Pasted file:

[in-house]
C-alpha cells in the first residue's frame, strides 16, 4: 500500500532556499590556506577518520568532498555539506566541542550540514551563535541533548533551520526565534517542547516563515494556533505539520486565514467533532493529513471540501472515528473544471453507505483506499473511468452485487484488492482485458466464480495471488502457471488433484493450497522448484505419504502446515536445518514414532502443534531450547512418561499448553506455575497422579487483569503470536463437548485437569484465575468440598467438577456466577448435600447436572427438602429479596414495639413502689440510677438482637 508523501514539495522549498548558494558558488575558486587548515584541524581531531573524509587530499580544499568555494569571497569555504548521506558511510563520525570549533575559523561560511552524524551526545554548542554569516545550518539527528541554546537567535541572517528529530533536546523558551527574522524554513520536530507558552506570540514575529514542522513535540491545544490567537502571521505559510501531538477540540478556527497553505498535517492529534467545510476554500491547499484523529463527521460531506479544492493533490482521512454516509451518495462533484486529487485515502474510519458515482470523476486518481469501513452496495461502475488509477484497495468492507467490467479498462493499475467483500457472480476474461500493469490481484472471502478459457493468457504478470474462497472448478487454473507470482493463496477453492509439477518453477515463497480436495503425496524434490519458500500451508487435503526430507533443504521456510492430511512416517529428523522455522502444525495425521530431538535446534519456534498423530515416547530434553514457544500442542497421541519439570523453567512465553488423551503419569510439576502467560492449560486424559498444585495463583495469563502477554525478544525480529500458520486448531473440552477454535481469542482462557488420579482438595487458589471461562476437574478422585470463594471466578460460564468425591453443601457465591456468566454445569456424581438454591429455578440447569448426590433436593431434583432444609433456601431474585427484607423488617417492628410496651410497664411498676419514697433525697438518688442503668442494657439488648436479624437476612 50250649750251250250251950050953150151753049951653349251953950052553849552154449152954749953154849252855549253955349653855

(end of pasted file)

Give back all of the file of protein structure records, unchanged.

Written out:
[in-house]
C-alpha cells in the first residue's frame, strides 16, 4: 500500500532556499590556506577518520568532498555539506566541542550540514551563535541533548533551520526565534517542547516563515494556533505539520486565514467533532493529513471540501472515528473544471453507505483506499473511468452485487484488492482485458466464480495471488502457471488433484493450497522448484505419504502446515536445518514414532502443534531450547512418561499448553506455575497422579487483569503470536463437548485437569484465575468440598467438577456466577448435600447436572427438602429479596414495639413502689440510677438482637 508523501514539495522549498548558494558558488575558486587548515584541524581531531573524509587530499580544499568555494569571497569555504548521506558511510563520525570549533575559523561560511552524524551526545554548542554569516545550518539527528541554546537567535541572517528529530533536546523558551527574522524554513520536530507558552506570540514575529514542522513535540491545544490567537502571521505559510501531538477540540478556527497553505498535517492529534467545510476554500491547499484523529463527521460531506479544492493533490482521512454516509451518495462533484486529487485515502474510519458515482470523476486518481469501513452496495461502475488509477484497495468492507467490467479498462493499475467483500457472480476474461500493469490481484472471502478459457493468457504478470474462497472448478487454473507470482493463496477453492509439477518453477515463497480436495503425496524434490519458500500451508487435503526430507533443504521456510492430511512416517529428523522455522502444525495425521530431538535446534519456534498423530515416547530434553514457544500442542497421541519439570523453567512465553488423551503419569510439576502467560492449560486424559498444585495463583495469563502477554525478544525480529500458520486448531473440552477454535481469542482462557488420579482438595487458589471461562476437574478422585470463594471466578460460564468425591453443601457465591456468566454445569456424581438454591429455578440447569448426590433436593431434583432444609433456601431474585427484607423488617417492628410496651410497664411498676419514697433525697438518688442503668442494657439488648436479624437476612 50250649750251250250251950050953150151753049951653349251953950052553849552154449152954749953154849252855549253955349653855